Now, a simple answer might be: “That might all be true, but who cares? The job of a search engine is to reflect the consensus judgment of the Web as a whole on a matter. If most of the Web view Tiananmen as simply a symbol of democratic protests against authoritarian China, then the fact that the Chinese themselves see Tiananmen differently, as a symbol of more than 400 years of Chinese history, is irrelevant.” But that’s just ducking the problem. The fact that most Chinese do not write in English and are not free to write what they think so that they can counterbalance the biases of the West against their country and culture means that the Web is itself necessarily biased and dominated by Western ideas and beliefs. Before we simply say that the problem is Chinese censorship, we should acknowledge that the “uncensored” view Google gives us in the West is itself quite biased and “wrong” in its own way.
By way of reply, let me just say that if I had an extra hour in every day, I’d write an essay called “There’s No Such Thing As an Objective Search Result, and It’s a Good Thing, Too.” Every search ranking is “biased” in the Eric Goldman sense: The search engine’s programmers necessarily make editorial judgments about what their users most want to see. (Even an alphabetical list of every page on the Web favors some sites and disfavors others.) The real question is what kinds of search engines we would want to have for a liberal society in which people hold diverse and opposing views about “good” and “bad” content—and for a liberal international order in which different societies have diverse and opposing views on these questions.
One answer is that diversity of individual judgments should be mirrored by diversity of search algorithms. We stand the best chance of helping every individual find the content she wants and needs if we give her a rich opportunity to pick and choose among competing search engines. The more we force search engines to hew to “objective” societal judgments about good and bad content, the more likely we are to impose majority views on minority searchers. So we should be as agnostic as we reasonably can abut what is “right” and “wrong” in search results, as a way of respecting the judgments of others with whom we disagree.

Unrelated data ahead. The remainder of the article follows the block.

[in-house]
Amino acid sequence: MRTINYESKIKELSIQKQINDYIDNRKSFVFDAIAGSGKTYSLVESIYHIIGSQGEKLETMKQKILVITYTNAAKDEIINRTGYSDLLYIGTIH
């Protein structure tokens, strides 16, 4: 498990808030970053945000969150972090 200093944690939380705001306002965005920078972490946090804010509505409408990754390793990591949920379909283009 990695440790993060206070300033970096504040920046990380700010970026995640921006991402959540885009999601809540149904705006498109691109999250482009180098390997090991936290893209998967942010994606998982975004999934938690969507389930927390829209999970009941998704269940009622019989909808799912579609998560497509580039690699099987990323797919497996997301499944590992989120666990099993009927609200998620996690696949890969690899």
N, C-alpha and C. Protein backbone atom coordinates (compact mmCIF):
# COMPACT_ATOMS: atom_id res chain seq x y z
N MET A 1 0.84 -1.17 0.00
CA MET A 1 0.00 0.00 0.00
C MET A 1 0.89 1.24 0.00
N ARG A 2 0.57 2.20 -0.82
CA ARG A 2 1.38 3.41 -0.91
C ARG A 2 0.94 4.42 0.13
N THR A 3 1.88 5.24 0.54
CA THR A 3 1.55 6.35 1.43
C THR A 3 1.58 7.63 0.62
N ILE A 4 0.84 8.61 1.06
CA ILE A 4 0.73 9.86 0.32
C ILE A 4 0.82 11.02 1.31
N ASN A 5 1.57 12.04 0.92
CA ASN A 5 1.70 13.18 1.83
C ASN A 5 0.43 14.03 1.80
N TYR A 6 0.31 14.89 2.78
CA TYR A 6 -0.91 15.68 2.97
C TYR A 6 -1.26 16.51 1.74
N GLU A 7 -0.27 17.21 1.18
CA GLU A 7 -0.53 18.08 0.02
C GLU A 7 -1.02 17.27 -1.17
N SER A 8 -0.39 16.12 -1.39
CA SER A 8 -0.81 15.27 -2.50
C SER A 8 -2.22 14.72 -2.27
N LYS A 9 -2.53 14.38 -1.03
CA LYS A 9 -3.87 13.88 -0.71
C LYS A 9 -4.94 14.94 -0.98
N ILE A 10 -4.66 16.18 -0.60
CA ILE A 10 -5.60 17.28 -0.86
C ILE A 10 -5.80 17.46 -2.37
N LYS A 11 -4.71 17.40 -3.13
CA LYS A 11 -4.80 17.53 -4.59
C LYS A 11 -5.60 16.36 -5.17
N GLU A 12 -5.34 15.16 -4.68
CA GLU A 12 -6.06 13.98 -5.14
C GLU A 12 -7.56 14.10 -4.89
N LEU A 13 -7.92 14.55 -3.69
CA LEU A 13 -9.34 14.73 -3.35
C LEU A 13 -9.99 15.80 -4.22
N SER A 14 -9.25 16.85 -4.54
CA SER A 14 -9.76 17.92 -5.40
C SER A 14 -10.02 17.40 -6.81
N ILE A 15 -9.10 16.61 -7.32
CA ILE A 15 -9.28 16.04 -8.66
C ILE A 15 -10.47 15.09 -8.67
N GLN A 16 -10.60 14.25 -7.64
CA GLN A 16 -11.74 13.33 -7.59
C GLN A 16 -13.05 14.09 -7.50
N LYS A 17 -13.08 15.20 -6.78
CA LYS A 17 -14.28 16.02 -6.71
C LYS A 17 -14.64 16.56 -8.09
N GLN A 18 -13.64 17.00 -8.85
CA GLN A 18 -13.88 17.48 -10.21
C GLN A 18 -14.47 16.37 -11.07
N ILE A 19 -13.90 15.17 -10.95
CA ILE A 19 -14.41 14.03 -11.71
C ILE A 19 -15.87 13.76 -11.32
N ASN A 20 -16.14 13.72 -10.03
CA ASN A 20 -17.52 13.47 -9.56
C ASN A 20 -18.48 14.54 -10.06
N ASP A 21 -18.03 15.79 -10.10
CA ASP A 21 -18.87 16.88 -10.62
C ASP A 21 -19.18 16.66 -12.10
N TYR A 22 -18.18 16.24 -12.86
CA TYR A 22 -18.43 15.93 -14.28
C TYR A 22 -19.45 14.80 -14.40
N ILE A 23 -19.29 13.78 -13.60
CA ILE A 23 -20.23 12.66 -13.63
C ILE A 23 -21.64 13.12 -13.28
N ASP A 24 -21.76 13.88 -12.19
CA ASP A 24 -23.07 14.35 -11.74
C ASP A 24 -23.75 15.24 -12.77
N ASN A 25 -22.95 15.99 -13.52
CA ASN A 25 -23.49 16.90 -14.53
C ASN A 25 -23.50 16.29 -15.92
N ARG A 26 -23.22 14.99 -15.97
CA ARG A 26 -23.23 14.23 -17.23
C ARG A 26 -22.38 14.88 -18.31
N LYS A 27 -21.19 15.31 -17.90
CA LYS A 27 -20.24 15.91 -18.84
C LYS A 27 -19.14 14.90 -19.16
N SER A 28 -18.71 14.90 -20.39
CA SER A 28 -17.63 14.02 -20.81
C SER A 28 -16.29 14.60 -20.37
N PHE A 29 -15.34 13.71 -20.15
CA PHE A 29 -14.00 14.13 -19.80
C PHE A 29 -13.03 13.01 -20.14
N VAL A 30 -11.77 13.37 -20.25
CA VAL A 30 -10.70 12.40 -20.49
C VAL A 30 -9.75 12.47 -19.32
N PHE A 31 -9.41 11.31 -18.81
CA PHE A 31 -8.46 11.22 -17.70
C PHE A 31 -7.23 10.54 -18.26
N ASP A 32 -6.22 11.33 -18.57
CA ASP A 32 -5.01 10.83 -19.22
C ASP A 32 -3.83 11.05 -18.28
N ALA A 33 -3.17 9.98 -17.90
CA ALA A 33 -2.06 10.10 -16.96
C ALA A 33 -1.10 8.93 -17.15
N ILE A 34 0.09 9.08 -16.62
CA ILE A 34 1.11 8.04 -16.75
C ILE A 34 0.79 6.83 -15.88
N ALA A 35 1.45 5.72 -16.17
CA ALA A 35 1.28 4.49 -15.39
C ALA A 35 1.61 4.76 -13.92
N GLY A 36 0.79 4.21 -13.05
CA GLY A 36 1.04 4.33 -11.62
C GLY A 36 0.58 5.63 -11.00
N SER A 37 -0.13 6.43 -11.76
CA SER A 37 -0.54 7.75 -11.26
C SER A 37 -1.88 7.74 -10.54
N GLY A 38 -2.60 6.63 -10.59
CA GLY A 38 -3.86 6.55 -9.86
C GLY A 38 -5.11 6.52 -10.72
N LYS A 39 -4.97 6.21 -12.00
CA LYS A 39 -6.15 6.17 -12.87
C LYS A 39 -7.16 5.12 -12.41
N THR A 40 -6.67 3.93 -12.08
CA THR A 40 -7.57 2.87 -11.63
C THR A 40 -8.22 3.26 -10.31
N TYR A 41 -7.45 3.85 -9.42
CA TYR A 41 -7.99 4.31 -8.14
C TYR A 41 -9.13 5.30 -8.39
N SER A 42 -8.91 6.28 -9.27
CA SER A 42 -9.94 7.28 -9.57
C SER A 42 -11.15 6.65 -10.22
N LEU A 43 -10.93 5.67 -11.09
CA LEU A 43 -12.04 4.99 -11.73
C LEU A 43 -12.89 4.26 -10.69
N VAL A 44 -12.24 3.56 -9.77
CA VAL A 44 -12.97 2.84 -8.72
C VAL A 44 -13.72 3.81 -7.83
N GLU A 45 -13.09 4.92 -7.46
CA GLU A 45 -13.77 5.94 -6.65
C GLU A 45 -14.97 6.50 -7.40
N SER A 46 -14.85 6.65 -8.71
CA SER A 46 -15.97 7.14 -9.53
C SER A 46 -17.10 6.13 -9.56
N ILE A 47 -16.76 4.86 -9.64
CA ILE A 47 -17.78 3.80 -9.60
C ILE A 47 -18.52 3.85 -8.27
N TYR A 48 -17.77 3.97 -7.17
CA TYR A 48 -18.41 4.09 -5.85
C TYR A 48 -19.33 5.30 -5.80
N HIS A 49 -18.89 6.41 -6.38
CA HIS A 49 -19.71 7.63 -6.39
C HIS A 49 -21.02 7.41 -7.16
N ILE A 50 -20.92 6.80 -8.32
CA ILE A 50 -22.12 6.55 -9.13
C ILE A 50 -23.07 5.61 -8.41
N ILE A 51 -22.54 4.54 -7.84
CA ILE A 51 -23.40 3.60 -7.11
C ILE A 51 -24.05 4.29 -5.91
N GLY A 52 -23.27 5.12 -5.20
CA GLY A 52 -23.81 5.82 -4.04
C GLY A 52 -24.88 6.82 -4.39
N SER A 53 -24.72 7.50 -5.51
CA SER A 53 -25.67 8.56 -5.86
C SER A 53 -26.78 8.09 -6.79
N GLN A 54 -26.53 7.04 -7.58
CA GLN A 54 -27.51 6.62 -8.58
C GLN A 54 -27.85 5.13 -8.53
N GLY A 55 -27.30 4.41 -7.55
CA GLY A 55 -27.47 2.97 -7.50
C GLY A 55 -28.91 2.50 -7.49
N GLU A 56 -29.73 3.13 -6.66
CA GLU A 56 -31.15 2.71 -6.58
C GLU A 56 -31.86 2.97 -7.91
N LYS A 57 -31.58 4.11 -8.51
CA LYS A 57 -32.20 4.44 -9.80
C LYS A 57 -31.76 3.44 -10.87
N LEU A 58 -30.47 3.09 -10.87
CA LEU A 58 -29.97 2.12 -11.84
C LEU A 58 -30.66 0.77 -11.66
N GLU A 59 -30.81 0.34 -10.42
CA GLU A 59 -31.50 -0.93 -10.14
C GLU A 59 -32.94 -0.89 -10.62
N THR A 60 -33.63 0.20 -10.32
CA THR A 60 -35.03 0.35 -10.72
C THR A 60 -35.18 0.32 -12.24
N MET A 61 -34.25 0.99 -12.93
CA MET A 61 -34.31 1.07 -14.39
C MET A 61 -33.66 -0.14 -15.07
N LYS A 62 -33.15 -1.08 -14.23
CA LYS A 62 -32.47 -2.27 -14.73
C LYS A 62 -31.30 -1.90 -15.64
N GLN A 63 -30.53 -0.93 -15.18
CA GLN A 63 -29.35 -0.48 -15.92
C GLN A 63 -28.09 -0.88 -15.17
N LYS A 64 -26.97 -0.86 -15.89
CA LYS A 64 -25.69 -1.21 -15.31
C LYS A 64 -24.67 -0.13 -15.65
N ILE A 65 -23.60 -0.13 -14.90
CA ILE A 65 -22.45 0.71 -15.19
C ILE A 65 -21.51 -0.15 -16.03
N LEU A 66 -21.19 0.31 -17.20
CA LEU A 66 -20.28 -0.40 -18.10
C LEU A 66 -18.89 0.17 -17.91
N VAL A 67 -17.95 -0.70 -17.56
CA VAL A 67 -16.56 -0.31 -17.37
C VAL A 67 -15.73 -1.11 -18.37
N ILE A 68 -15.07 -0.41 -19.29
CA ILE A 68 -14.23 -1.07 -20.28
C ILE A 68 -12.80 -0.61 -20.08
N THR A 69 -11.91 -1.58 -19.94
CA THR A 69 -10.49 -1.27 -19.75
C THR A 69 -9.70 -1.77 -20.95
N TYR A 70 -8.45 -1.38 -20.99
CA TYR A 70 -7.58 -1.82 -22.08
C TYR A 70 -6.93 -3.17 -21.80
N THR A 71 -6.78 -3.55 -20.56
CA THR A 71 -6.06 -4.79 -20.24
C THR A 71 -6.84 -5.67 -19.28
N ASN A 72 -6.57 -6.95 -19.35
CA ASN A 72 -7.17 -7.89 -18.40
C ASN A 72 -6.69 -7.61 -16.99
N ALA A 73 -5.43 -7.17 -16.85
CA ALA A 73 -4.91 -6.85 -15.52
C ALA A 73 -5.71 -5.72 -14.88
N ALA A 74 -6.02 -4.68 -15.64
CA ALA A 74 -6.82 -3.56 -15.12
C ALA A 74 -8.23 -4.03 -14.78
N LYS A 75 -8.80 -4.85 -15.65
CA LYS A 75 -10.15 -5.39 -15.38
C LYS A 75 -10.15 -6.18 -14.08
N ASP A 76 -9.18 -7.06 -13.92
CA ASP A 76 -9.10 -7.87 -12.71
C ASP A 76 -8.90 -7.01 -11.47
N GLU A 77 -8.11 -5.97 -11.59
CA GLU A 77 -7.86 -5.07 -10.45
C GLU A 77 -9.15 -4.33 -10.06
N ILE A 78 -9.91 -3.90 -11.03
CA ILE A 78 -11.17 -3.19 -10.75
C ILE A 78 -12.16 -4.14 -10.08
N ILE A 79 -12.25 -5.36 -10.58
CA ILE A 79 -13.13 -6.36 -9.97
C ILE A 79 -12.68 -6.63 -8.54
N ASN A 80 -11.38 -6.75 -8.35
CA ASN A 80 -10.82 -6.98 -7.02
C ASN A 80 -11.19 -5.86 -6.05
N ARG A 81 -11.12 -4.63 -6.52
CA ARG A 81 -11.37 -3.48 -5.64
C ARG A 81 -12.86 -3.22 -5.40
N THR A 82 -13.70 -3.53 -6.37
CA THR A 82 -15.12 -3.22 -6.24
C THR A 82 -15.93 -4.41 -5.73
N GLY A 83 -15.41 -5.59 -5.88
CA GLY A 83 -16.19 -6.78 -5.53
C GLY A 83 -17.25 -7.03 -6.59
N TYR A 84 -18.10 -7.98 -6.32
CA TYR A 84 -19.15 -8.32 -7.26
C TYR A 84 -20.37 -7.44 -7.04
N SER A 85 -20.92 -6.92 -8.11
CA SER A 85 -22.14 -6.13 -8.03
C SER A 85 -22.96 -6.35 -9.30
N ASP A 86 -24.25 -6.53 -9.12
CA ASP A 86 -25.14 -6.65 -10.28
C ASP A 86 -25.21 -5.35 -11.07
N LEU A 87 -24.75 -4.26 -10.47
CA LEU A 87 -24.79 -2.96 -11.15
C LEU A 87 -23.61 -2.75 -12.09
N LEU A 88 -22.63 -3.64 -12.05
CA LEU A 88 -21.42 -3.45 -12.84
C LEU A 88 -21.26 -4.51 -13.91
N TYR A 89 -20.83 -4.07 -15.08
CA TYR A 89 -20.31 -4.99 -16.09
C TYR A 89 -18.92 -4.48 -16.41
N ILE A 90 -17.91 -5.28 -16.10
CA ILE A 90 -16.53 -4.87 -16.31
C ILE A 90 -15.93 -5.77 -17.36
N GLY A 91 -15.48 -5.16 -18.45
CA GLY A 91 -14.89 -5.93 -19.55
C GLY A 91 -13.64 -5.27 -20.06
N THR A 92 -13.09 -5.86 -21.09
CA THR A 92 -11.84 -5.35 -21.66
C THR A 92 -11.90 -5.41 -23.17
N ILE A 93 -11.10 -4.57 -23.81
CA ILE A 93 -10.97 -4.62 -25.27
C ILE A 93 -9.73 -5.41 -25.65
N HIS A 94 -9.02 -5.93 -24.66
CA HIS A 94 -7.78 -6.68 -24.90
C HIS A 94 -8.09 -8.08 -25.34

Another answer is that the inevitability (indeed desirability) of bias in the Goldman sense need not mean we throw up our hands about search engines that are biased in the Friedman-Nissenbaum sense: ones that “systematically and unfairly discriminate against certain individuals or groups of individuals in favor of others.” So far as possible, we ought not to let search engines be the instruments of unfair discrimination against the disempowered. I see at least two cases in which the toleration principle from above poses no obstacle to this antidiscrimination principle:
First, when there isn’t a diversity of search engine options, the toleration principle loses force. If everyone uses a single dominant search engine, the choice is between letting the search engine impose its values on users and imposing societal values on users. Of course, the first-best response would be to restore diversity to the search ecology, but a second-best (and ideally temporary) move would be to prevent those instances of discrimination that society as a whole considers unfair.
Second, when a search engine is dishonest with its users about its biases, we have grounds to object. Such an engine isn’t properly other-regarding and deprives its users of autonomy. A search engine that claims its rankings are entirely “objective” and then filters out results by hand is telling us that it doesn’t actually believe its own rhetoric about the rightness of its ranking principles. While the line is hard to draw, there’s also a point at which a complete lack of transparency becomes a form of dishonesty. A search engine that genuinely thinks certain forms of content are “bad” and unwanted by its users should be willing to admit in public that it holds these views.
I don’t mean these principles to be a direct response to Ken’s email. You’ll note, for example, that I raised the issue of liberal internationalism (how different states with different values are to coexist) and then said nothing at all about it. Think of my thoughts here, instead, as being where I’d start from in responding, if I had that extra hour.